Augusta Free Press

Herring and CFPB take action against retailer for abusive collections practices towards servicemembers

The Consumer Financial Protection Bureau (CFPB) and the Attorneys General of North Carolina and Virginia took action today to protect military servicemembers from illegal debt collection practices.

The CFPB alleges that Freedom Stores, Inc., Freedom Acceptance Corporation, and Military Credit Services LLC used illegal tactics to collect debts, including filing illegal lawsuits, debiting consumers’ accounts without authorization, and contacting servicemembers’ commanding officers. The CFPB and the states filed a consent order in federal court to require the three companies and their owners and chief officers, John Melley and Leonard Melley, Jr. to provide over $2.5 million in consumer redress and to pay a $100,000 civil penalty.

“Our nation’s servicemembers deserve better than to be targeted with illegal collections tactics when they are struggling to pay their bills,” said CFPB Director Cordray. “Freedom Stores and its affiliated companies were filing thousands of lawsuits in Virginia against consumers not from there, taking money from some consumers’ bank accounts without permission, and using the military chain of command to pressure and humiliate servicemembers. Today’s action sends a clear message that the Consumer Bureau will continue to aggressively defend the rights of servicemembers and all consumers.”

“Military servicemembers work hard to protect our country, but unfortunately their steady paychecks can make them targets for shady practices,” said North Carolina Attorney General Roy Cooper. “We won’t tolerate unscrupulous businesses that take advantage of military consumers.”

“This settlement resolves serious charges that Freedom Furniture engaged in abusive, harassing collection practices against Virginia veterans and servicemembers while also misusing Virginia courts to go after consumers who neither live nor do business in Virginia,” said Virginia Attorney General Mark Herring. “Our joint action will restrict such practices in the future, provide significant relief to those who have been wronged, and send a clear signal that we will aggressively pursue businesses that abuse Virginia consumers, especially any that prey on veterans and servicemembers. The Commonwealth of Virginia and our courts will not be a safe harbor for unfair and abusive practices. I appreciate the hard work on behalf of veteran consumers by my Consumer Protection Section and our partners at the Consumer Financial Protection Bureau.”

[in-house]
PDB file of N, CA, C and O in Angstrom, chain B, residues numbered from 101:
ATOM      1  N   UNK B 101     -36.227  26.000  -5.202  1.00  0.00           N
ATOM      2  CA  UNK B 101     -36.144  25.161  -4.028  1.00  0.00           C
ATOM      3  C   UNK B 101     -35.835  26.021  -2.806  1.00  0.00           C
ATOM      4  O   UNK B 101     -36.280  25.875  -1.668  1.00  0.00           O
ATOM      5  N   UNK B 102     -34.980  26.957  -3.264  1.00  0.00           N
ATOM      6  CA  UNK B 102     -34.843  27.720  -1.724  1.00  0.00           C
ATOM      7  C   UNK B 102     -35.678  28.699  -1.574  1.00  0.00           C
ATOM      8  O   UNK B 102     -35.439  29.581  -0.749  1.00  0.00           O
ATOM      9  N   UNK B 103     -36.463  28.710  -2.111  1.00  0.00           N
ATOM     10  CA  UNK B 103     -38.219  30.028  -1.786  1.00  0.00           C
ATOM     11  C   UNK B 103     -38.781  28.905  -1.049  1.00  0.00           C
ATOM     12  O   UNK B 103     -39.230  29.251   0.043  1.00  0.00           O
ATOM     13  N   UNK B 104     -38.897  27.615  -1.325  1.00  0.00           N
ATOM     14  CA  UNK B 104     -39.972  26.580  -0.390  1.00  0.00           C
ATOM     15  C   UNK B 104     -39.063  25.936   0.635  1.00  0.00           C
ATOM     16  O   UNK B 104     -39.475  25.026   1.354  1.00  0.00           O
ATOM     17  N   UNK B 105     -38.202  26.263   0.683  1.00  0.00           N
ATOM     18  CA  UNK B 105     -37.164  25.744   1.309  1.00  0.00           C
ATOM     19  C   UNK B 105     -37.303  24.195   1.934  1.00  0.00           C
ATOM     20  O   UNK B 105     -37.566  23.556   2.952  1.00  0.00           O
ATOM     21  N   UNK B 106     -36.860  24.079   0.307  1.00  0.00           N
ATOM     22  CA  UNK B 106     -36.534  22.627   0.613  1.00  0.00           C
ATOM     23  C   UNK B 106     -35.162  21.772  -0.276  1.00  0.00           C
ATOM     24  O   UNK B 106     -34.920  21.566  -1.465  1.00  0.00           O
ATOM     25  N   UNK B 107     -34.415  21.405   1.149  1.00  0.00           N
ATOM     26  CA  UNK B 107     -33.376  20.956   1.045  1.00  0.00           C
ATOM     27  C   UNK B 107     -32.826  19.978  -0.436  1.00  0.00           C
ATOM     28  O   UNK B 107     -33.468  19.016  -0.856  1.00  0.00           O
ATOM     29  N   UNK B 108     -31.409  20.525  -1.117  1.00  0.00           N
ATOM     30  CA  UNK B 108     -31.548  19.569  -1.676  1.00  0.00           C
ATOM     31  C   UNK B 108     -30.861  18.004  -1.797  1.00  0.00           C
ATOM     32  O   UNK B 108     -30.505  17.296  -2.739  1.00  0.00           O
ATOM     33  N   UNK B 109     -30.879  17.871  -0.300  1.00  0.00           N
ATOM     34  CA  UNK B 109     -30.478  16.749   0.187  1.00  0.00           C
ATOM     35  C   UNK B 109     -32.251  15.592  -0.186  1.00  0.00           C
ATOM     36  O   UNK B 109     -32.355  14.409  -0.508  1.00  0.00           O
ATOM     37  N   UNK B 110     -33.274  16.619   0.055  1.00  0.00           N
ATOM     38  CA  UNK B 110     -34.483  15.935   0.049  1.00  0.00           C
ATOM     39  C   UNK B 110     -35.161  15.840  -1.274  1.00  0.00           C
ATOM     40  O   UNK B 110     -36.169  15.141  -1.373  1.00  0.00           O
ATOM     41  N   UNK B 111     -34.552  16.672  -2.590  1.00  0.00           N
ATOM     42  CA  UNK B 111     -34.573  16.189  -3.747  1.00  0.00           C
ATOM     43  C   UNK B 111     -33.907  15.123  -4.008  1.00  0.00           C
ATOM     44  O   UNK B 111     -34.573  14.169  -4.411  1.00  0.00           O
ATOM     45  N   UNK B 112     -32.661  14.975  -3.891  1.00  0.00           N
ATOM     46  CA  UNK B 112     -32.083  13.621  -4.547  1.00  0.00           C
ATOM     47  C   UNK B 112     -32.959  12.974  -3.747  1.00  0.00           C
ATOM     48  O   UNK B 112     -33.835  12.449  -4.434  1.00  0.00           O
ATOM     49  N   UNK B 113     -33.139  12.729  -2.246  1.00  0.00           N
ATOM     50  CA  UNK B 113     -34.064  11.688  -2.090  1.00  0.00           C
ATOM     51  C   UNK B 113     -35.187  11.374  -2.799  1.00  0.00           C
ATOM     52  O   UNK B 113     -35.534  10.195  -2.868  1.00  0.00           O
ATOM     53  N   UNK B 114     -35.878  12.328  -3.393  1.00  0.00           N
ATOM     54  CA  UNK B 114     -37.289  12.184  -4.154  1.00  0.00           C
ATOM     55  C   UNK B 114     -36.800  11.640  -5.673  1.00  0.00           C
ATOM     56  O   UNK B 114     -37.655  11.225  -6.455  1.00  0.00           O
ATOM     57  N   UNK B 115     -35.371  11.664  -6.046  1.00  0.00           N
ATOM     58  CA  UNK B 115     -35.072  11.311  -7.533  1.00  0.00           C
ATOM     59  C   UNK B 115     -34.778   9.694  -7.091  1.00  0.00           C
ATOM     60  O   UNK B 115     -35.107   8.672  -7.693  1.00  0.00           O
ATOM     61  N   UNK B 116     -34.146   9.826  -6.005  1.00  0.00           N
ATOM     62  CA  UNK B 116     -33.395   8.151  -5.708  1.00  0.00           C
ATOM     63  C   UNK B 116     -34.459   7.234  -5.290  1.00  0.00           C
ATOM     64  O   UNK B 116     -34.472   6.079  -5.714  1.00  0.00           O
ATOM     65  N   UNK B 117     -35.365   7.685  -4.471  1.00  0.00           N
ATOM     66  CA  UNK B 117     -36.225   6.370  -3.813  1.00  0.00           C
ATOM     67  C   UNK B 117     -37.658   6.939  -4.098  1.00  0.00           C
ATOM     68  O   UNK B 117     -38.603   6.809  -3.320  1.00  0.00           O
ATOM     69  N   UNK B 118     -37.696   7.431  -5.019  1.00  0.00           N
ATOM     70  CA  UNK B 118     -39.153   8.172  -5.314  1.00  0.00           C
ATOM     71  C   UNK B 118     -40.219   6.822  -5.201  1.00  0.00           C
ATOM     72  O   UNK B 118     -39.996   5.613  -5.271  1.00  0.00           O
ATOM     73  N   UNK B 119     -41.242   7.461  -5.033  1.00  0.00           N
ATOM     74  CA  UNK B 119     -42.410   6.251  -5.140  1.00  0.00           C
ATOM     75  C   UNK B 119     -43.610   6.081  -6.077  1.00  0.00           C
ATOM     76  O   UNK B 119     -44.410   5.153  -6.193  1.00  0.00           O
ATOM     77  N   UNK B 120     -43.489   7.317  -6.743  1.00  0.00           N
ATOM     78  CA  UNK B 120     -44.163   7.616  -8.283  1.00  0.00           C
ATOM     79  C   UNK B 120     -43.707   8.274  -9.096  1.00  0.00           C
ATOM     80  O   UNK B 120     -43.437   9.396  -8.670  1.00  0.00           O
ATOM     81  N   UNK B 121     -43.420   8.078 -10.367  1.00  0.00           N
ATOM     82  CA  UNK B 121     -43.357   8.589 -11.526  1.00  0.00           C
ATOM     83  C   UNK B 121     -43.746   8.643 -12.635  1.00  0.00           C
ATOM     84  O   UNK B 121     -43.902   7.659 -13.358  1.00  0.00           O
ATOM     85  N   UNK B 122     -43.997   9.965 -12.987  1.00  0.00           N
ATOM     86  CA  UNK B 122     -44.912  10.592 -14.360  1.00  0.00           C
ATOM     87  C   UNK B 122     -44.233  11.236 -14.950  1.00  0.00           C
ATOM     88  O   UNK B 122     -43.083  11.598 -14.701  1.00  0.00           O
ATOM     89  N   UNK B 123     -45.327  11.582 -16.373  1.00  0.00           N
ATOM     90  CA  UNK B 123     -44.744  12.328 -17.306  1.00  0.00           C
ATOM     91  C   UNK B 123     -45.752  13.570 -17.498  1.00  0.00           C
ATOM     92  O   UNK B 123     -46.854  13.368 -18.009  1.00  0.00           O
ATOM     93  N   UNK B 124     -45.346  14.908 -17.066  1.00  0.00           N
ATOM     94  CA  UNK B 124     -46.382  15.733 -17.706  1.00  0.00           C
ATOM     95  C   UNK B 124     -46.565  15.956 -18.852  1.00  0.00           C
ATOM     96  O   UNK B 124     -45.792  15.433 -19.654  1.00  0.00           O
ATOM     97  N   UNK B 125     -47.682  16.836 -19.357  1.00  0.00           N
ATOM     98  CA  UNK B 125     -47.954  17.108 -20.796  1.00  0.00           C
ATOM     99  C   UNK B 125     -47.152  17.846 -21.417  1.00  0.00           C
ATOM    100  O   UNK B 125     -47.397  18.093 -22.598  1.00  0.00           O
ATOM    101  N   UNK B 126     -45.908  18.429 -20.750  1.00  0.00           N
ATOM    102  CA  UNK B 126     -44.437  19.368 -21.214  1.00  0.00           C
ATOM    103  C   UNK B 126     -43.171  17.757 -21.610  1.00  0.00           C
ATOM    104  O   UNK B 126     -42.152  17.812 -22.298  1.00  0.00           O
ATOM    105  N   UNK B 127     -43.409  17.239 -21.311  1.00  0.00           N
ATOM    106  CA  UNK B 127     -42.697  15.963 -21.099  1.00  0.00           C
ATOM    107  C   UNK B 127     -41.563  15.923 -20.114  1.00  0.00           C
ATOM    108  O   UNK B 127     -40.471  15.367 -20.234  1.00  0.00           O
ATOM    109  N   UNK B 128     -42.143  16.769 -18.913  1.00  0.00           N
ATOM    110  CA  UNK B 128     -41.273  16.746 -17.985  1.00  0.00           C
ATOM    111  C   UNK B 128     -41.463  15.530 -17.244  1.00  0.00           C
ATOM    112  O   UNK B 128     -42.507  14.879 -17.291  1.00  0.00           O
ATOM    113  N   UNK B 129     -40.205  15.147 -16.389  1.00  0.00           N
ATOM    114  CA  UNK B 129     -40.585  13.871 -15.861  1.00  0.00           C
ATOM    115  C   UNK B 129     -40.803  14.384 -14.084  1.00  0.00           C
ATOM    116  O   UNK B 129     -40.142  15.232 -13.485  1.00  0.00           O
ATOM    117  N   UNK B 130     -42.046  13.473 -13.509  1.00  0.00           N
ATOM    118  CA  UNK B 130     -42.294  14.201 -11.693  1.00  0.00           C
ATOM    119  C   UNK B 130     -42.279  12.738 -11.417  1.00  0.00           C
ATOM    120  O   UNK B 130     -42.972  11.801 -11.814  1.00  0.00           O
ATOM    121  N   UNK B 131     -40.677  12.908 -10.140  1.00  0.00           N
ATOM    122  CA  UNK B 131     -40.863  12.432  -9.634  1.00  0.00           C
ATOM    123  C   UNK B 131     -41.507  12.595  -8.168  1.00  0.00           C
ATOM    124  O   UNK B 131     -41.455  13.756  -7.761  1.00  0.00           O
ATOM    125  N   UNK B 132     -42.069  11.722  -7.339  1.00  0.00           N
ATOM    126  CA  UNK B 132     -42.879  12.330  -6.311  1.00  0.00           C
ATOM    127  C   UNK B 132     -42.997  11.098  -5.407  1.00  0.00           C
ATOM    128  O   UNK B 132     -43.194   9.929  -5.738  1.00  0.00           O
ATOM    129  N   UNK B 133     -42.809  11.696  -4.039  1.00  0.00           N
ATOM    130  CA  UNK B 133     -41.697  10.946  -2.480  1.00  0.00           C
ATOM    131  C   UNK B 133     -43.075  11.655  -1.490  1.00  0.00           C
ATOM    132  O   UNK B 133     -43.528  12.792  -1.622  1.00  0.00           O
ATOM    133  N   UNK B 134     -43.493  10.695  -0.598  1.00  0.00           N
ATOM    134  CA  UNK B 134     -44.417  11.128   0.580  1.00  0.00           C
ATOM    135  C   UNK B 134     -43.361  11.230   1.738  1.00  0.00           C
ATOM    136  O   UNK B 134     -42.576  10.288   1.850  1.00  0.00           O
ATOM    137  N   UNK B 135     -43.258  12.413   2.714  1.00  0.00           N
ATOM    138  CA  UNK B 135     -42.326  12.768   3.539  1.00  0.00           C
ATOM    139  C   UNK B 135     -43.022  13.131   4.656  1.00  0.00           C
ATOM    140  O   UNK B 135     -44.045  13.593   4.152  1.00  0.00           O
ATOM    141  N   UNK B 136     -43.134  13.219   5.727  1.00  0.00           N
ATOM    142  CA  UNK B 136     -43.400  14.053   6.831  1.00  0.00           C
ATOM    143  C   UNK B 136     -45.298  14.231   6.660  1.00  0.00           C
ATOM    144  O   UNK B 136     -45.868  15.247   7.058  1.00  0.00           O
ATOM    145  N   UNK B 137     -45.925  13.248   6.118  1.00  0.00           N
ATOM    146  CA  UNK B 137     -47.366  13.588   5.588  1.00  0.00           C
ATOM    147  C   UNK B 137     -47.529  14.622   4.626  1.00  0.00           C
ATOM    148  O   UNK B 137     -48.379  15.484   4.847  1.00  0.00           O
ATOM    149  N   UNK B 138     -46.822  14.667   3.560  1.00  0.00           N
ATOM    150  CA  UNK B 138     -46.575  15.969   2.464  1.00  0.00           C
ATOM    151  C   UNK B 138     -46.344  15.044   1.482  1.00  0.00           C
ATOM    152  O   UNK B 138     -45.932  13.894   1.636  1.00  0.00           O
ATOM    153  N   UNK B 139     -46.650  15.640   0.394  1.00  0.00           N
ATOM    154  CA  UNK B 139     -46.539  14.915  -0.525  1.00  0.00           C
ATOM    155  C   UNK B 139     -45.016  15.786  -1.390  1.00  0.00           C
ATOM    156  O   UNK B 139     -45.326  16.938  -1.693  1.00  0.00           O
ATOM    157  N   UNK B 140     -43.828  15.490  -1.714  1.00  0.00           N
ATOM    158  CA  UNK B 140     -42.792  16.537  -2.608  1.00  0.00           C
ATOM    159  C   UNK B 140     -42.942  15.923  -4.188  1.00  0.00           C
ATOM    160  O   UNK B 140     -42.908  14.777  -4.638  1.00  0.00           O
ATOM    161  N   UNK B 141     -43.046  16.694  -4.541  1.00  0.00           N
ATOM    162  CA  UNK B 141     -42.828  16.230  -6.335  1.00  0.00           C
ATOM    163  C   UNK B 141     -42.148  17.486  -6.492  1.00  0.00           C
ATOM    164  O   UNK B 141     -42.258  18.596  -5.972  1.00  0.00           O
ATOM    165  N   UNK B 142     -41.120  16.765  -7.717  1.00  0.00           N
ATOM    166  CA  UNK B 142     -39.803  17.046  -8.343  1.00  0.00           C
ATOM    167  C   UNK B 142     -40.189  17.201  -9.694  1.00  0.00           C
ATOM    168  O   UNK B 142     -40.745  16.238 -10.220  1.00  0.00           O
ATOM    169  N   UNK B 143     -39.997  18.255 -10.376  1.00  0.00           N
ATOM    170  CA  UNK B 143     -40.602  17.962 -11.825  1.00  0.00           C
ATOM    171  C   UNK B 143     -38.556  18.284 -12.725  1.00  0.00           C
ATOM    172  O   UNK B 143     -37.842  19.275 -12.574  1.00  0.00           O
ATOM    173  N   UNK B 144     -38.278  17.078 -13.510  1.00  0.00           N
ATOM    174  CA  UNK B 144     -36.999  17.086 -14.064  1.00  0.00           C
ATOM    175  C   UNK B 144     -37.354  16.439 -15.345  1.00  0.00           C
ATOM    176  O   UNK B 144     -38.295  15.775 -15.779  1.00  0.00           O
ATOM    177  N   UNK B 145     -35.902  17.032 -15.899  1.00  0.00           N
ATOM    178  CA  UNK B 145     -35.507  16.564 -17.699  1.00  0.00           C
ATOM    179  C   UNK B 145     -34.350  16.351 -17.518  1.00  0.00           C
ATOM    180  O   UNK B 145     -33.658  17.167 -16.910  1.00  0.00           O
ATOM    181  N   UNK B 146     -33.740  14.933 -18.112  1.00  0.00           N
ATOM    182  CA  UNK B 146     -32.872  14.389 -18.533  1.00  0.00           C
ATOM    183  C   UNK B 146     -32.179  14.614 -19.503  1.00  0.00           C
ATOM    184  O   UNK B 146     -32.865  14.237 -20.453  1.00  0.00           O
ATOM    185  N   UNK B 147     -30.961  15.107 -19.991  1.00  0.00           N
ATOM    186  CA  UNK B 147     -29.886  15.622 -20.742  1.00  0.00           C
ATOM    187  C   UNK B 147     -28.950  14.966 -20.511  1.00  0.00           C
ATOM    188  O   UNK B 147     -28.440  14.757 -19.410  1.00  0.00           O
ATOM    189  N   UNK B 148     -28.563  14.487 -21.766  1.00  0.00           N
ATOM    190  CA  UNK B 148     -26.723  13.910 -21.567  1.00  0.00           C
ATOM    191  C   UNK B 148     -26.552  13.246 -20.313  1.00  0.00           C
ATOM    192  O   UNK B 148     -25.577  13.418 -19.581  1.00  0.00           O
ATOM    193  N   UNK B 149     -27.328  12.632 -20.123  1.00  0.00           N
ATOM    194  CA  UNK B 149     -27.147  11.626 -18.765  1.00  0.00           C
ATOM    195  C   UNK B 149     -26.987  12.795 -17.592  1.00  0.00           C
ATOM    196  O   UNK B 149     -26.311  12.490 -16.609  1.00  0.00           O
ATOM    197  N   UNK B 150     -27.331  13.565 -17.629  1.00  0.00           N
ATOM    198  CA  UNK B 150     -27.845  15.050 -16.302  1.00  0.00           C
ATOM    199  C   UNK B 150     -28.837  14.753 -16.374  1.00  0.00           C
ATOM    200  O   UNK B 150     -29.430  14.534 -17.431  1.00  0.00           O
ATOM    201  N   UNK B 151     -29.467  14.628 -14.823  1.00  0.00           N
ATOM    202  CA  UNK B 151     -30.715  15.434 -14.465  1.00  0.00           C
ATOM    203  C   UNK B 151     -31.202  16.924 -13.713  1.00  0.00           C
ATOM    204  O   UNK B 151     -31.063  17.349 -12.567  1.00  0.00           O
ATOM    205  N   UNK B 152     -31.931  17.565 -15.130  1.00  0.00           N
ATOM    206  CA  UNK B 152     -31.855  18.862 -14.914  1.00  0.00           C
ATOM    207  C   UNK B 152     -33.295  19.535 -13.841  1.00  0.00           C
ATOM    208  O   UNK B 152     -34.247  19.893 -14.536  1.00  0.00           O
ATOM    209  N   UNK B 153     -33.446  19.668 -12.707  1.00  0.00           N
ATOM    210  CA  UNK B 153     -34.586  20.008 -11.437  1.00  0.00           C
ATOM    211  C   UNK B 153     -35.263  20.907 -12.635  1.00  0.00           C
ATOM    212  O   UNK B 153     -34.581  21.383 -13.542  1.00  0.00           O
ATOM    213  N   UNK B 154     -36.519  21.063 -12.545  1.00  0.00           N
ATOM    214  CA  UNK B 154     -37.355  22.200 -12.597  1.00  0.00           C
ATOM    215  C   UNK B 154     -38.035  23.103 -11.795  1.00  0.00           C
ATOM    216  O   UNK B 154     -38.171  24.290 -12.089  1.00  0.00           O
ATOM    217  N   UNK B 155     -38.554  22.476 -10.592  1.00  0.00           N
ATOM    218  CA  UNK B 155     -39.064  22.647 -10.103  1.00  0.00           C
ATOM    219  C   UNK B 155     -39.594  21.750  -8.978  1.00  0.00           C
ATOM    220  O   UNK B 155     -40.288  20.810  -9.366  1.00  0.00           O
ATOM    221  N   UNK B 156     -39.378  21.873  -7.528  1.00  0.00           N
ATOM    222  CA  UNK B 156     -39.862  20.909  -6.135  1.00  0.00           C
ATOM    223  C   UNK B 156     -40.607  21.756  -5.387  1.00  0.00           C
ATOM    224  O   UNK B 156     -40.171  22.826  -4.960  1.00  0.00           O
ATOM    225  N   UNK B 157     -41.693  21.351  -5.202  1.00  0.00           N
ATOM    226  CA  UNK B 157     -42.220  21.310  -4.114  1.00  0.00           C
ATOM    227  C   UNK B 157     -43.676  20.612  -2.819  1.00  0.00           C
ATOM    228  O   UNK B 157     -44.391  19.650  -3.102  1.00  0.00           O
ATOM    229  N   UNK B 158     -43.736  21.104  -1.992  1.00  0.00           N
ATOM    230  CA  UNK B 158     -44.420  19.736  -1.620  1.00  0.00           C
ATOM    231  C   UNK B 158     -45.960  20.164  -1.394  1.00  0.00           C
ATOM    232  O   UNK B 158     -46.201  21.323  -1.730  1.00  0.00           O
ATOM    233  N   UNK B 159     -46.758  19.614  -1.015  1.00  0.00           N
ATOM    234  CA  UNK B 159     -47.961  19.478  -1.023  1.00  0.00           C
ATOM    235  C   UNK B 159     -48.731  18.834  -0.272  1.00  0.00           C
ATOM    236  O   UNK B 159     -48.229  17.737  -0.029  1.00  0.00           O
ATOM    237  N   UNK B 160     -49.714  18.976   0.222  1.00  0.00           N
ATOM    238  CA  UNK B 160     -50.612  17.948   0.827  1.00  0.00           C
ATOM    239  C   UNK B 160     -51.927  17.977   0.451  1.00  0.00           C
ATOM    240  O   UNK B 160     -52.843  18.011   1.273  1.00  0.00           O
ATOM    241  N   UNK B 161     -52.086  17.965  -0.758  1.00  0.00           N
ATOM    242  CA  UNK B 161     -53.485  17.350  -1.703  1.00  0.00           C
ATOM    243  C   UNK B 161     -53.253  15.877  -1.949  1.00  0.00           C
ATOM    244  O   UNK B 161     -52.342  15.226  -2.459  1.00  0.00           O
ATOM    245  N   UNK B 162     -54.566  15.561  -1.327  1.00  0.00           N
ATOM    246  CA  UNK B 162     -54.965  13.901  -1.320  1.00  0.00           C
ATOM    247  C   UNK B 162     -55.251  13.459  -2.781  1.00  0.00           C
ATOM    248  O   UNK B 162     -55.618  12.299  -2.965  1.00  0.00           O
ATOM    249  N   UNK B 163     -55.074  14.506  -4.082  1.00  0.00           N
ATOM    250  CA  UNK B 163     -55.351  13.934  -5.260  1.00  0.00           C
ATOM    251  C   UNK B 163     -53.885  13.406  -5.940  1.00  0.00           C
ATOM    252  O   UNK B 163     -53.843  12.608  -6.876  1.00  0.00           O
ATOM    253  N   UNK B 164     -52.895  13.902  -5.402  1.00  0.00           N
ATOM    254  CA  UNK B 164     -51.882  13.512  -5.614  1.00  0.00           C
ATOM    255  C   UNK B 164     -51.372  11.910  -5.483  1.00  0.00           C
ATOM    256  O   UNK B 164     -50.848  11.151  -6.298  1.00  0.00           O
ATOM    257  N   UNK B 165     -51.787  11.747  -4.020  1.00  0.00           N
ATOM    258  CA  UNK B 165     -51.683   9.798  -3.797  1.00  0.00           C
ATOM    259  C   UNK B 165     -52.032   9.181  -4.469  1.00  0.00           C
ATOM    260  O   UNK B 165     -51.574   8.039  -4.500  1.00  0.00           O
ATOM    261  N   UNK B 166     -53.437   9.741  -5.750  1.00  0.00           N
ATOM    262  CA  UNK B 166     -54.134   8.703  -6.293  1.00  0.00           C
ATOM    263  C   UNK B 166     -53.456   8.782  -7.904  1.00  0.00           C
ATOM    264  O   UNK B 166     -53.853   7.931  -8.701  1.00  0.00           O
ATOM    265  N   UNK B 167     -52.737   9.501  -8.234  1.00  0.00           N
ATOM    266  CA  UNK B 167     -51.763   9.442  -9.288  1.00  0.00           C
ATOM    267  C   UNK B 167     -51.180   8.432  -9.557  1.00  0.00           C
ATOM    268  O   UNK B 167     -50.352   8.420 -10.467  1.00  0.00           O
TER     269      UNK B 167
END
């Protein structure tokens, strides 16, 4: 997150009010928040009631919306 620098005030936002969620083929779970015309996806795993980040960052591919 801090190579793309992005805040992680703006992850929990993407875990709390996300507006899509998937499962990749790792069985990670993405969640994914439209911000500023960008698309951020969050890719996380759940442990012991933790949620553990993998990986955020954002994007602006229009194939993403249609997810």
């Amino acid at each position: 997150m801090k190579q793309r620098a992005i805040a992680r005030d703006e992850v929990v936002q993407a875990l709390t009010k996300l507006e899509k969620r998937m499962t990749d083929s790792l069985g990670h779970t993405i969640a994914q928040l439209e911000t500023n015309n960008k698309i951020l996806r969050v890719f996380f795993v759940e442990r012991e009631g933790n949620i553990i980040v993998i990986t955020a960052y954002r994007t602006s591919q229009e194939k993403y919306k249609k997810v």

Freedom Stores (also known as Freedom Furniture and Electronics) is a Virginia-based furniture and electronics retailer that caters to U.S. military members with stores located near military bases nationwide. Freedom Stores offers credit to consumers purchasing its merchandise and transfers the contracts to an affiliated company, Freedom Acceptance Corporation. John Melley and Leonard Melley, Jr. also own Military Credit Services, which provides financing for purchases made at over 300 independent consumer-goods retailers, primarily catering to servicemembers.

The CFPB’s investigation found that Freedom Stores, Inc., Freedom Acceptance, and Military Credit Services and the owners, John Melley and Leonard Melley, Jr., engaged in illegal debt collection practices in violation of the Dodd-Frank Wall Street Reform and Consumer Protection Act. These illegal practices include:

The Bureau’s investigation also found that Freedom Stores, Inc. violated the Electronic Fund Transfer Act by failing to properly disclose the terms of preauthorized transfers, and that Military Credit Services violated the Truth in Lending Act by failing to properly disclose the terms and interest rates on the loans it offered.

Under the terms of the consent order filed today, the defendants would be required to provide over $2.5 million in relief to consumers harmed by the companies’ illegal actions, and to pay $100,000 to the CFPB’s Civil Penalty Fund. The defendants would also be barred from further violations of the law and subject to monitoring by the CFPB.

The Bureau and the states’ complaint is not a finding or ruling that the defendants have actually violated the law. The proposed court order has been filed with the U.S. District Court for the Eastern District of Virginia and will have the full force of law only when signed by the presiding judge.

A copy of the complaint is available at:  http://files.consumerfinance.gov/f/201412_cfpb_complaint_freedom-stores_va-nc.pdf

A copy of the proposed order is available at:  http://files.consumerfinance.gov/f/201412_cfpb_proposed-order_freedom-stores_va-nc.pdf